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Novelist Salman Rushdie joins academics, artists to say, Modi as PM would "abode ill for India's future"

By Our Representative
Top British writer and author of the controversial novel “Satanic Verses” Salman Rushdie has joined a group 27 prominent individuals, many of them academics and artists based in England, to declare that if Gujarat chief minister Narendra Modi became the Prime Minister of India, “It would bode ill for India's future as a country that cherishes the ideals of inclusion and protection for all its peoples and communities.” In a letter to British daily “The  Guardian”, the letter says, Modi’s ethos is “incompatible” with India’s “secular constitution”.
The letter says, “Without questioning the validity of India's democratic election process, it is crucial to remember the role played by the Modi government in the horrifying events that took place in Gujarat in 2002. The Muslim minority were overwhelmingly the victims of pillage, murder and terror, resulting in the deaths of more than 2,000 men, women and children. Women, in particular, were subjected to brutal acts of violence and were left largely unprotected by the security forces.”
It further said, “Although some members of Narendra Modi's government are now facing trial, Modi himself repeatedly refuses to accept any responsibility or to render an apology. Such a failure of moral character and political ethics on the part of Modi is incompatible with India's secular constitution, which, in advance of many constitutions across the world, is founded on pluralist principles and seeks fair and full representation for minorities.”
The letter has been signed, among others, prefessors at the Harvard University Homi K Bhabha, and Jacqueline Bhabha, ; artists Anish Kapoor, Dayanita Singh, and Vivan Sundaram; film personalities Deepa Mehta, Saeed Mirza, MK Raina, Kumar Shahani, Sashi Kumar and Pragna Patel; members of British parliament Mike Wood, John McDonnell and Fiona Mactaggart; art historian Geeta Kapur; economists Jayati Ghosh, and Prabhat Patnaik; and London School of Economics professors Chetan Bhatt and Gautam Appa.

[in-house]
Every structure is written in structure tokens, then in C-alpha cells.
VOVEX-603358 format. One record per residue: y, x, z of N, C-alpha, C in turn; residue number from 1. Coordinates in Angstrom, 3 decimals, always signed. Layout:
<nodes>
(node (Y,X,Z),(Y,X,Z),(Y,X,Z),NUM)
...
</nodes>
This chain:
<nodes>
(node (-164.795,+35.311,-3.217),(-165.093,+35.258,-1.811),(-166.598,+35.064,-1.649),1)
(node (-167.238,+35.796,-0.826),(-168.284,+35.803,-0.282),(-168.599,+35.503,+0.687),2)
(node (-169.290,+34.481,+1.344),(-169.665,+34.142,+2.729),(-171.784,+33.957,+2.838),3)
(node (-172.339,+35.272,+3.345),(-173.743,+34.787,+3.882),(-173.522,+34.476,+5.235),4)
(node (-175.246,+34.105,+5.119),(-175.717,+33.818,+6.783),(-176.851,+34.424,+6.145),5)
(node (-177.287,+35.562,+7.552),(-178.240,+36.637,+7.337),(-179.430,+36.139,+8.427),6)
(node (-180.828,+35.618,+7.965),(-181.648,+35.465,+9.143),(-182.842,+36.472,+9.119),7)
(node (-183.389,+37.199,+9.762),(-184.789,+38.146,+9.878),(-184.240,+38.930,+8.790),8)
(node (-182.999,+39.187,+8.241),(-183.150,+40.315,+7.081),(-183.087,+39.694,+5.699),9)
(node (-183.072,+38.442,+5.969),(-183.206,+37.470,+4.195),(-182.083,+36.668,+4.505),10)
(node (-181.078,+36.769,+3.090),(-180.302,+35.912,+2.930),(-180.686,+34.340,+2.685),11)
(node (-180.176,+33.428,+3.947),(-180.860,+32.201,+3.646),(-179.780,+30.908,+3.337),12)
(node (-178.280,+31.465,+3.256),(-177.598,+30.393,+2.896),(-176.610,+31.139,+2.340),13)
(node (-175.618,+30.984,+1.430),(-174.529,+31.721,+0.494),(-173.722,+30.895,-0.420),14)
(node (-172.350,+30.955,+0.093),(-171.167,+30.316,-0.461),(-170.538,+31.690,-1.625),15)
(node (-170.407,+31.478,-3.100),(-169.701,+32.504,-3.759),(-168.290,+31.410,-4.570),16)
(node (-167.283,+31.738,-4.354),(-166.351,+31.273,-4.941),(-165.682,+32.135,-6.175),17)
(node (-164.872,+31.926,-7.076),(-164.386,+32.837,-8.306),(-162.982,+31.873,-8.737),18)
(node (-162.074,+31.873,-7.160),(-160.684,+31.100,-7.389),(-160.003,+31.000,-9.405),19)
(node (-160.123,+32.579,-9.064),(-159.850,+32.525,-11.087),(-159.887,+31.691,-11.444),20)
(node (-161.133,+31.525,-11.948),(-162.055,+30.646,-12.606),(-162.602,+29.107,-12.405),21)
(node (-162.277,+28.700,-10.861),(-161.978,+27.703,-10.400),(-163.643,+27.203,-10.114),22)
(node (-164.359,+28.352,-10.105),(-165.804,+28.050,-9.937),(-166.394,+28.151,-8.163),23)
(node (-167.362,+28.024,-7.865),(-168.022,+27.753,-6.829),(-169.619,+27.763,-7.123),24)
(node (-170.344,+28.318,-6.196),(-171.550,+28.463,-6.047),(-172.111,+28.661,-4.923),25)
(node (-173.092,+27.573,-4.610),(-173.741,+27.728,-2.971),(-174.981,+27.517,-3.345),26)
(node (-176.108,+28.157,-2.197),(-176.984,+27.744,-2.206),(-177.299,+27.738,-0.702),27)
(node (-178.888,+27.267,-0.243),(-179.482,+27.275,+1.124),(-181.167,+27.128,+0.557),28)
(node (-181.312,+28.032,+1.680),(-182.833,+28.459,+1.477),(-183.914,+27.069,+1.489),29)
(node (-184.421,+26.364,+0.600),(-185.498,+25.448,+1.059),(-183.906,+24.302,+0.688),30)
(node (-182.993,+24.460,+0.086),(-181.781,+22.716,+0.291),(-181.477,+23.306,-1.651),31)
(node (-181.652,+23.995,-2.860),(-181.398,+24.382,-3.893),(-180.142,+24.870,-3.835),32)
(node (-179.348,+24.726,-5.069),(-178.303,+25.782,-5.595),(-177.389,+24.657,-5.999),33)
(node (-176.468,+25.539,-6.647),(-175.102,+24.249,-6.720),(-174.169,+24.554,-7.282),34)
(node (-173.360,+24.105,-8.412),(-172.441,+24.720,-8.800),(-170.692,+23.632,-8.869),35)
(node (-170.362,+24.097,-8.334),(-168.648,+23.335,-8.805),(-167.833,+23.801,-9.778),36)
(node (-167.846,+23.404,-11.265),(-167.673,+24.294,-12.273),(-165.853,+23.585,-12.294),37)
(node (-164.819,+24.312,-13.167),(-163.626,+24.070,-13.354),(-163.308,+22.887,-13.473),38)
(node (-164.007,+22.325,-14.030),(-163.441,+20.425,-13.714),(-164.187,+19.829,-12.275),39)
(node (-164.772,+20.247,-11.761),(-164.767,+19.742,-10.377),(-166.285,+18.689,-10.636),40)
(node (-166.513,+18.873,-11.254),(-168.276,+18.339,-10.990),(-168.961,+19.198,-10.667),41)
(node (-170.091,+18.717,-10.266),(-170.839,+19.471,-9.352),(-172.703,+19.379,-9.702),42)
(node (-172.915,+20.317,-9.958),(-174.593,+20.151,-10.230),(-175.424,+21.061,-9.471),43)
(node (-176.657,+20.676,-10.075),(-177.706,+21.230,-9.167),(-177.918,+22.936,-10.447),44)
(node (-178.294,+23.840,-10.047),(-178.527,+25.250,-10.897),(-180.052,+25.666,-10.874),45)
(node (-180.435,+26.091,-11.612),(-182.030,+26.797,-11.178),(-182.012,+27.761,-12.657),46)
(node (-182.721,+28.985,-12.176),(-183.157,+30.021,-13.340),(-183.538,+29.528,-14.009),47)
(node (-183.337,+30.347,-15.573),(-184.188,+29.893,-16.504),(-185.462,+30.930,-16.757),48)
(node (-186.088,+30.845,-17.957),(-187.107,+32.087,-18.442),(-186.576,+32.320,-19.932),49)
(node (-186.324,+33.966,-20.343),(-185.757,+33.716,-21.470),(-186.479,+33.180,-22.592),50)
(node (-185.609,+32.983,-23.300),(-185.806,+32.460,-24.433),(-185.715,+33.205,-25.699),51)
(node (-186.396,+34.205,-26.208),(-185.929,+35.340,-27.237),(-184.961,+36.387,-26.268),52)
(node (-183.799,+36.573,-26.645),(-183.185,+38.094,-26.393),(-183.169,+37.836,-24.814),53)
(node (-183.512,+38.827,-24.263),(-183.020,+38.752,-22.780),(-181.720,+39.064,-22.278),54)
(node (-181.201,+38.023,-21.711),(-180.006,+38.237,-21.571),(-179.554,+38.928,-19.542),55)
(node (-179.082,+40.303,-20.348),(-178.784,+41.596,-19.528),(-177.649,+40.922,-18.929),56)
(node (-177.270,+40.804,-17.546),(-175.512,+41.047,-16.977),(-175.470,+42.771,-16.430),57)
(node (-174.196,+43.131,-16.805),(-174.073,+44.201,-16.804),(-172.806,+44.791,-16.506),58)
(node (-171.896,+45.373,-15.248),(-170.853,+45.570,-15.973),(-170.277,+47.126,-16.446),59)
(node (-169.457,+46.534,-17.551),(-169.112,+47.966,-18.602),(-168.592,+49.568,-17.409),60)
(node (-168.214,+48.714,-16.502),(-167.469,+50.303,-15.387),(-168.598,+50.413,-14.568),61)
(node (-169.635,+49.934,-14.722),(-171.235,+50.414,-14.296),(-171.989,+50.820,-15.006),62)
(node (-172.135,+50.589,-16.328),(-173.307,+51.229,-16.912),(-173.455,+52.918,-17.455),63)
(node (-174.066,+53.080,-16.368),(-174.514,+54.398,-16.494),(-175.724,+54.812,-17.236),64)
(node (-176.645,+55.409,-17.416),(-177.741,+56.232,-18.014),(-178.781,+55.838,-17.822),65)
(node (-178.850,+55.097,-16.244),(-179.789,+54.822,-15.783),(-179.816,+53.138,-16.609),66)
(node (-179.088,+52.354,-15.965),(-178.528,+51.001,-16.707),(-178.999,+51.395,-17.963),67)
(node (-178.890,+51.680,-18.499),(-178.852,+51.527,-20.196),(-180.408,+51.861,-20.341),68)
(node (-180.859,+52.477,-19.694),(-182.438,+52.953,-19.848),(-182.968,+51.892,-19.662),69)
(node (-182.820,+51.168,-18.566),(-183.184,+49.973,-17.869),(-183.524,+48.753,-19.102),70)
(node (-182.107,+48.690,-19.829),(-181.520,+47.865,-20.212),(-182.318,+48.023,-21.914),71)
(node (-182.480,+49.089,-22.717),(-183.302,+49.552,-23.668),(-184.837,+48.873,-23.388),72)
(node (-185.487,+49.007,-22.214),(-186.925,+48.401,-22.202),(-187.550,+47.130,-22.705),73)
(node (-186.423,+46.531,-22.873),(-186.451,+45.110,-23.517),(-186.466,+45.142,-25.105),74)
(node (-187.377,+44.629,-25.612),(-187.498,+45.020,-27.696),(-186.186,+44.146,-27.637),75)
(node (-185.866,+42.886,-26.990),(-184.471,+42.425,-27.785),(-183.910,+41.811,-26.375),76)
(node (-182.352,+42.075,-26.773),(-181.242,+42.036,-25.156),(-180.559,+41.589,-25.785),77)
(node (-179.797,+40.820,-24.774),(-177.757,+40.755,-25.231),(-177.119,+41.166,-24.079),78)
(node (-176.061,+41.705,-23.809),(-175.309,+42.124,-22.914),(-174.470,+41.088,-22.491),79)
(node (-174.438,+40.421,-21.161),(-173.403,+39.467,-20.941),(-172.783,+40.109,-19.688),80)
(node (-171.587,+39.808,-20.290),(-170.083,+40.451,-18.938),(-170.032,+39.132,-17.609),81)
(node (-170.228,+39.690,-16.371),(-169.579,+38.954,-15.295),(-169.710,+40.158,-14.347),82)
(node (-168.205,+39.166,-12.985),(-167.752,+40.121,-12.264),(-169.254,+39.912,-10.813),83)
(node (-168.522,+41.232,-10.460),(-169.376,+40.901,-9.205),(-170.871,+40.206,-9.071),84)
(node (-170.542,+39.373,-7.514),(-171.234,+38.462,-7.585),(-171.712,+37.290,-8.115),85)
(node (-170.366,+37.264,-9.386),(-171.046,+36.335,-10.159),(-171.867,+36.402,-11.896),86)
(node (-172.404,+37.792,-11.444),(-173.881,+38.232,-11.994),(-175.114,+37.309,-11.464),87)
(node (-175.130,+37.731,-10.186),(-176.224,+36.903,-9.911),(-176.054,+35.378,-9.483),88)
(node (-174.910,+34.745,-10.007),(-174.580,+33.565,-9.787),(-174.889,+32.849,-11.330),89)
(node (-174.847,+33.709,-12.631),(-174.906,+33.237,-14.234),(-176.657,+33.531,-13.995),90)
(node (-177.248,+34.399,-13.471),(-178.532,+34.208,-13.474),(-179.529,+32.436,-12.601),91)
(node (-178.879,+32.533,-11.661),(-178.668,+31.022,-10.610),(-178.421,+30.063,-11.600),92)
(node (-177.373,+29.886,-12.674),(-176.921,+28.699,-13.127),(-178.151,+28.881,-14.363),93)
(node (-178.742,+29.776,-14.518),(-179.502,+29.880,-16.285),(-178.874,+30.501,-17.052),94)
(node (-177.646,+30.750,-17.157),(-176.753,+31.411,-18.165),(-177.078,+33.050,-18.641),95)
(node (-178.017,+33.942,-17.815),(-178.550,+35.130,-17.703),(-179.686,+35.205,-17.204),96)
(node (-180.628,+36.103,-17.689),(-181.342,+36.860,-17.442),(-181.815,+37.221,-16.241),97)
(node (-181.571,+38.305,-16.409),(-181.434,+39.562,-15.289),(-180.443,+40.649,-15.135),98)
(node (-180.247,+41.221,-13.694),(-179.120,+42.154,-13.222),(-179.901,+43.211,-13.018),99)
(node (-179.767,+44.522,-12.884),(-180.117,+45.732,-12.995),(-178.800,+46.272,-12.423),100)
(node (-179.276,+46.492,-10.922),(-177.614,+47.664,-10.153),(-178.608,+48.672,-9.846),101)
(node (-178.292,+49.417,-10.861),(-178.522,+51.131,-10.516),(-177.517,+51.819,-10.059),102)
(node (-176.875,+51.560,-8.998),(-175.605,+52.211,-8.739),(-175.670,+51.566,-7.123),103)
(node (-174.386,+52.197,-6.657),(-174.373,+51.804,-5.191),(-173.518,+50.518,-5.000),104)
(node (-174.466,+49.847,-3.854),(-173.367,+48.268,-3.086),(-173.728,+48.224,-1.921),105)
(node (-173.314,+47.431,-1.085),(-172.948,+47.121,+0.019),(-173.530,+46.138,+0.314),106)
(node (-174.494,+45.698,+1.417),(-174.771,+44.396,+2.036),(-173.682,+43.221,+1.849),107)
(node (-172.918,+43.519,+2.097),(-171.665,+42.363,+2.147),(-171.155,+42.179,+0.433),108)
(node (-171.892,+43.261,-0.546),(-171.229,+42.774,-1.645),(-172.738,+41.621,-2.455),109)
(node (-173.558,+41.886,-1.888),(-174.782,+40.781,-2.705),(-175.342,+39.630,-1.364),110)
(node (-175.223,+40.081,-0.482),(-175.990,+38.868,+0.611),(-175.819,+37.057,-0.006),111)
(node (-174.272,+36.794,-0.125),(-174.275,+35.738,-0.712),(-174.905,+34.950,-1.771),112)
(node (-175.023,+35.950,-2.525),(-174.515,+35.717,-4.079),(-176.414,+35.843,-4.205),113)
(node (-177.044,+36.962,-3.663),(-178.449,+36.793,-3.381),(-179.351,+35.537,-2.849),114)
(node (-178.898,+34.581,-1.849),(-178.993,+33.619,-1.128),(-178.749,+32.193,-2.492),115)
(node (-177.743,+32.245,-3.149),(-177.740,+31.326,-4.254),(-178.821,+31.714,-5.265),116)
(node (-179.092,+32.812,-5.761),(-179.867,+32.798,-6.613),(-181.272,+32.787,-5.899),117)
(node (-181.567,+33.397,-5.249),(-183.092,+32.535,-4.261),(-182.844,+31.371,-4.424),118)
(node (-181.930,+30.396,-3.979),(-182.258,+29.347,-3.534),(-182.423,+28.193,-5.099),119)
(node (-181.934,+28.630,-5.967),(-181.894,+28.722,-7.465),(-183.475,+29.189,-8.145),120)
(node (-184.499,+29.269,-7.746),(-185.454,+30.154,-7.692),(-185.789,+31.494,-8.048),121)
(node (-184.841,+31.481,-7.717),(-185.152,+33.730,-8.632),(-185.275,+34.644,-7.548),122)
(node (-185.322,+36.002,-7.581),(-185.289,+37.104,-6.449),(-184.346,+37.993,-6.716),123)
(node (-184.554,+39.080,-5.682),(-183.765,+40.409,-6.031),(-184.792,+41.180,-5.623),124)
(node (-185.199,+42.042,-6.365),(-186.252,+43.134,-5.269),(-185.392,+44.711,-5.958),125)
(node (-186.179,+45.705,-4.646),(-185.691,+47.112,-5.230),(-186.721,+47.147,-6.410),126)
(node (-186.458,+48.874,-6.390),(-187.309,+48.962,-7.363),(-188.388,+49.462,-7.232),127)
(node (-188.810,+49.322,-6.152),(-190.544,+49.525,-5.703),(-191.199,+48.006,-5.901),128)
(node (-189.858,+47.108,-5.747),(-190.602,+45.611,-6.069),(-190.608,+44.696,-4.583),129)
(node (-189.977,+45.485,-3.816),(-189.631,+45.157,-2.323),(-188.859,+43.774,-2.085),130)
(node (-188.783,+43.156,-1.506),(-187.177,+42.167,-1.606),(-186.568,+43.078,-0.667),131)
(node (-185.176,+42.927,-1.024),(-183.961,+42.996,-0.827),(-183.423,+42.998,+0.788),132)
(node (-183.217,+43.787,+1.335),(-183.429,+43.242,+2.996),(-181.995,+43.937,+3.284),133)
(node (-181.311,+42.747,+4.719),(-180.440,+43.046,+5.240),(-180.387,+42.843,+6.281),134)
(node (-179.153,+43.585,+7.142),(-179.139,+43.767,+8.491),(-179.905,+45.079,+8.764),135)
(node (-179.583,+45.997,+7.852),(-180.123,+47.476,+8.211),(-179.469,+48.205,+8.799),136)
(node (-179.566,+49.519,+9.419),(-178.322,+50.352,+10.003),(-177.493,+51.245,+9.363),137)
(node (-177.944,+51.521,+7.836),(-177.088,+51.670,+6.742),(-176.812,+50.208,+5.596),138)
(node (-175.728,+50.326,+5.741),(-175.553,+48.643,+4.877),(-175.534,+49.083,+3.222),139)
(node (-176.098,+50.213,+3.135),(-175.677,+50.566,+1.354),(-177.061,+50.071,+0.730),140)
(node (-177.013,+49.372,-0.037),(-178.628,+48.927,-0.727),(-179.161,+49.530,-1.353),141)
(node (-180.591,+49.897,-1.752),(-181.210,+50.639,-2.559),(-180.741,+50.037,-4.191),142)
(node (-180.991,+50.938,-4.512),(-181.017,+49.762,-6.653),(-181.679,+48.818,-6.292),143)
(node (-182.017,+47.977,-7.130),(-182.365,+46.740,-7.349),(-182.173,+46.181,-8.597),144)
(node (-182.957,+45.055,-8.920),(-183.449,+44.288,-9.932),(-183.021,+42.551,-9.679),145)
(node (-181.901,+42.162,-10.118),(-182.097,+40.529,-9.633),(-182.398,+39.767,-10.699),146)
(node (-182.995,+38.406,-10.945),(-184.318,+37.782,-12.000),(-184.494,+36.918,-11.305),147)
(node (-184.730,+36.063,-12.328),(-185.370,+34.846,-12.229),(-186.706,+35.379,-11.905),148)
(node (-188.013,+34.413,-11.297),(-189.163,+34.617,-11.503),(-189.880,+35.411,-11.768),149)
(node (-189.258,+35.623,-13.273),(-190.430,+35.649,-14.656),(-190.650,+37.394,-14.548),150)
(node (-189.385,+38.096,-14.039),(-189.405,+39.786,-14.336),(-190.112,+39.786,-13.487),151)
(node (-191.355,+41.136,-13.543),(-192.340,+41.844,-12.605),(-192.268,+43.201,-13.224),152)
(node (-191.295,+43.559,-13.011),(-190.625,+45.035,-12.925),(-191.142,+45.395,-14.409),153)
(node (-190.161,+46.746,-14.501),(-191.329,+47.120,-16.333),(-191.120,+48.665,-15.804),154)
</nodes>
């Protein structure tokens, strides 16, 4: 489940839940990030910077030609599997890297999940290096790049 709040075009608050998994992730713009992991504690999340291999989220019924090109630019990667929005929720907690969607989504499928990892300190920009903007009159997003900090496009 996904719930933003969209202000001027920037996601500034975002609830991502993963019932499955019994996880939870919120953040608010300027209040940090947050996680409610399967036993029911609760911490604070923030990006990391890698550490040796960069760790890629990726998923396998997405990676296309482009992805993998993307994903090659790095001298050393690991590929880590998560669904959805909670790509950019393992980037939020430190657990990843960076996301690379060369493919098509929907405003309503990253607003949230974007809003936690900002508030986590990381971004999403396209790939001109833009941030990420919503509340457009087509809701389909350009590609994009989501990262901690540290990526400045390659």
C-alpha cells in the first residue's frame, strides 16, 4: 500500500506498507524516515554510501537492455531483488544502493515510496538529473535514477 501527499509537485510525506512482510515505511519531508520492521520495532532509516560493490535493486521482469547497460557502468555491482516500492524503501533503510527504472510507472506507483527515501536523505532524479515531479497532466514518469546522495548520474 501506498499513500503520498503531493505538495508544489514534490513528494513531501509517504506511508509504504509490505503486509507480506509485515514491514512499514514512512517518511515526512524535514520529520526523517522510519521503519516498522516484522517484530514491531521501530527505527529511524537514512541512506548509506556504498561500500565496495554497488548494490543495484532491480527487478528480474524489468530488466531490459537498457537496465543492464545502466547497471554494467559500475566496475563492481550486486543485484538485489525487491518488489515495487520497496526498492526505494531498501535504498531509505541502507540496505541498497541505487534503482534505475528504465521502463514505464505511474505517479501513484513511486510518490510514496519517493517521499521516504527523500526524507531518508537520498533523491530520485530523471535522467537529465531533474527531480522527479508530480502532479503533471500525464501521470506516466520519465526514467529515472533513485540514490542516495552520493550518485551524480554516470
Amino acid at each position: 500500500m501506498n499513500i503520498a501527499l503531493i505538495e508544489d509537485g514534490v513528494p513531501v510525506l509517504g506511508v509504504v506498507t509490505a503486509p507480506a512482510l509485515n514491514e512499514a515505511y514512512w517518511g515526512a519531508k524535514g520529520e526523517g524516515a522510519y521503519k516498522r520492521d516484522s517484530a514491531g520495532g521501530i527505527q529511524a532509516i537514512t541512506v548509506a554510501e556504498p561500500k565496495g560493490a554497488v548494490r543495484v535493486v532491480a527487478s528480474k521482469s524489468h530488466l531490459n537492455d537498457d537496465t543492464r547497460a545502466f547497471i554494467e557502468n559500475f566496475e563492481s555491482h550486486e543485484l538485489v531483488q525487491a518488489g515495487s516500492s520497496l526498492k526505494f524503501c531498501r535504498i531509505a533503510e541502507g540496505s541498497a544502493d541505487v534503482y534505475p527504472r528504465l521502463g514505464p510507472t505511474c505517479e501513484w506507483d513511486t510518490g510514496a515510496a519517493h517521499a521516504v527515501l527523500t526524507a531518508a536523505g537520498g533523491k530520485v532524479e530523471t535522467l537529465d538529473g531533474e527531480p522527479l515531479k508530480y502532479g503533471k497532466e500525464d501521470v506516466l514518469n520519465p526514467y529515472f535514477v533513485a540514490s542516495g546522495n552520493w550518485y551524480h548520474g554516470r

In a commentary on the letter, “The Guardian” said, the prospect of “the controversial Hindu nationalist politician, becoming the country's prime minister” is not without basis. “Some in India fear a new and tougher cultural climate should the BJP take power. The BJP has its origins in a broad movement which includes groups with a past record of attacking some of the country's most eminent artists. Many were worried by the recent withdrawal by publishers Penguin of a book on Hinduism after legal challenges by rightwing organisations”, it has insisted.
It added, “Modi was chief minister of Gujarat when a fire broke out on a train carrying Hindu pilgrims, killing 59 people. The incident, blamed on local Muslims, sparked widespread rioting across the state in one of the worst outbreaks of sectarian violence in India for decades. Government ministers later told parliament around 1,000 people, largely Muslims, had been murdered by mobs. The dead included three British nationals.”
It further says, “Modi has been accused of failing to stop the violence and even encouraging rioters. He has denied the charges and a series of inquiries have found insufficient evidence to substantiate the accusations against him. One of Modi's close aides has however been convicted along with members of hardline Hindu nationalist groups.”

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